Panned as it has been, I have a soft spot for Thomas Schütte's piece for the fourth plinth of Trafalgar Square, Hotel. Not on account of its formal qualities – Schütte's sculpture looks like the architect's model for a Hilton in Dubai – but of what it stands for. That Hotel feels like a maquette is precisely what it is about. It is a phase, not a work; a piece of speculative building, run up on the cheap and meant not to last. And its supposed end use – a place where travellers spend a night or two – is likewise fugitive. Trafalgar Square says all kinds of things about history and posterity and monumentalism. Schütte's work quietly points out that we do not live in an age of monuments.
This anti-monumental theme has, by and large, been the one followed by fourth plinth artists over the past nine years, and the latest round of submissions, by Jeremy Deller, Anish Kapoor, Tracey Emin, Yinka Shonibare, Antony Gormley and the fictive duo, Bob and Roberta Smith, does not buck the trend. In a place that celebrates national prowess at war, all but one of the artists have gone for works that subvert imperial might. This makes me sigh. We all know that imperialism is bad and artists good; Mark Wallinger made that point with State Britain. But how can any fourth plinth sculpture hope to compete as anti-establishment propaganda with the ones already there? The square's other plinths are occupied by statues of George IV, General Napier and Sir Henry Havelock. If you can tell me, without Googling, which were the battles won by these men, you should go on Mastermind. That Britannia no longer rules the waves, and that we no longer want her to, is most vividly proved by the fact that nobody gives a stuff about old generals. For all its marble and bronze, Trafalgar Square is a homage to forgetting, not war. In any case, Sir Charles Barry's unfinished pantheon was always proof that the British are bad at bombast. (Can you imagine the French leaving an empty plinth on the Place Vendôme?)
For Trafalgar Square to work as a site for letting off anti-imperialist squibs, it would have to be good at making pro-imperialist ones. If not, the joke falls flat. Jeremy Deller's submission, Spoils of War (Memorial for an unknown civilian) is the most annoying of the new proposals because the most self-satisfied. Playing on the classical tradition of showing military plunder back home, Deller suggests topping the fourth plinth with a burnt-out car from Iraq. How this would be recognisably different from the ones in my south London street is not clear.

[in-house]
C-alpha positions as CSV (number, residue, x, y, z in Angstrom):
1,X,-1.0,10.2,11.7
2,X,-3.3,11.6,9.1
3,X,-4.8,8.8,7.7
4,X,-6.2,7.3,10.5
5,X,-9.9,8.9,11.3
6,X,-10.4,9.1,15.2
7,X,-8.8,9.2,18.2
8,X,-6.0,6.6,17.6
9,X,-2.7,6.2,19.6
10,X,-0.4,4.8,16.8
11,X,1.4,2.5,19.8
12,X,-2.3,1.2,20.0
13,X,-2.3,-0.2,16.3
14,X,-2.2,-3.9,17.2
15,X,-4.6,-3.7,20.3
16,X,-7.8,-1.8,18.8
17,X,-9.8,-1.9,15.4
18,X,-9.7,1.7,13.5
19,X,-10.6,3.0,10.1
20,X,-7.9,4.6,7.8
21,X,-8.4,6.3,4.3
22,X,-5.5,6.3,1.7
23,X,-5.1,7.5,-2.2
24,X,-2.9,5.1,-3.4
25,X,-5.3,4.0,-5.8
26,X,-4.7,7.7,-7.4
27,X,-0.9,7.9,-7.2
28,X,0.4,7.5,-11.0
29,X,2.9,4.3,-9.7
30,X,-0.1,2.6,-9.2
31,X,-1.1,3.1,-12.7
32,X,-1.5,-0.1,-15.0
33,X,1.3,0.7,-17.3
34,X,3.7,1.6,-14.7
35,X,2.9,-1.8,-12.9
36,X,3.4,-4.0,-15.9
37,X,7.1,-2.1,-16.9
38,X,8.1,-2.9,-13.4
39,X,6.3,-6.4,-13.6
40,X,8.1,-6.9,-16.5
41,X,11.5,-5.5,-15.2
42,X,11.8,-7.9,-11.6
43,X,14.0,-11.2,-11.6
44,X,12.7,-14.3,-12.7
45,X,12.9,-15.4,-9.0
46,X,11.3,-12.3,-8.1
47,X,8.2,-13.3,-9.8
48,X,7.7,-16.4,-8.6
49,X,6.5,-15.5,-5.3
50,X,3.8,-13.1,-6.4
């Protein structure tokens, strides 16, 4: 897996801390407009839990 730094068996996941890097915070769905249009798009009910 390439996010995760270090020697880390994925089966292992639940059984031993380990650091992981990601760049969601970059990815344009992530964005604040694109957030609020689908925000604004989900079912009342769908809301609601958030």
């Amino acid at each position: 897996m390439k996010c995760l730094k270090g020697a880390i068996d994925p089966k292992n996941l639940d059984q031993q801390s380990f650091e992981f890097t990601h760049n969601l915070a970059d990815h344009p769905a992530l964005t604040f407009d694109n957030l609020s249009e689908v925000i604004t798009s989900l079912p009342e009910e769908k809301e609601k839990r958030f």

Bob and Roberta Smith's zany confection of wind turbines and solar panels also plays the smug card, although the lightbulb-words illuminated by these are at least open to misinterpretation. Seen from the bottom of the square, the Smiths' sculpture would broadcast the inflammatory message faîtes la guerre; not its point, presumably. In Tracey Emin's Something for the Future, the meerkats' out-of-scale relation to the site rips off Mark Wallinger's more talented Ecce Homo. In times of national crisis, it seems, the British band together and make peeping noises. Dear God.
Antony Gormley's contribution is a fanfare to the common man that would see the plinth occupied, hour by hour, by members of the public. A safety net would prevent Gormley's living sculptures in One and Another from hurting themselves, which may say more about the state of modern Britain than he meant to.
And then there were two. As befits the playful Yinka Shonibare MBE, his Nelson's Ship in a Bottle is the only proposal that engages directly with British history. Fitting out the Victory with batik sails and bottling it deflates all kinds of painful issues, not least the slavery that paid for British conquest. Shonibare's work is thoughtful rather than strident.
Anish Kapoor, meanwhile, has done what he does and covered his plinth in round mirrors. Sky Plinth would thus bring the sky to earth which, as its maker remarks, is the ultimate in monumentalism. Neither of these works shows the artists at their best, but they are at least preferable to the silliness of the rest. We will have to live with the winning entry for 18 months. Pray that it is one of the last two.
National Gallery, London WC2 (020-7747 2885) to 30 March
Need to know
It is world famous as London's public heart, but Trafalgar square is a relative newcomer in the city's history. It was laid out by John Nash and Charles Barry and completed in 1845. At the corners of the square two plinths display military statues and a third hosts George IV. The fourth plinth, intended for William IV, was erected in 1841 and remained empty until 1999 when the current art scheme began.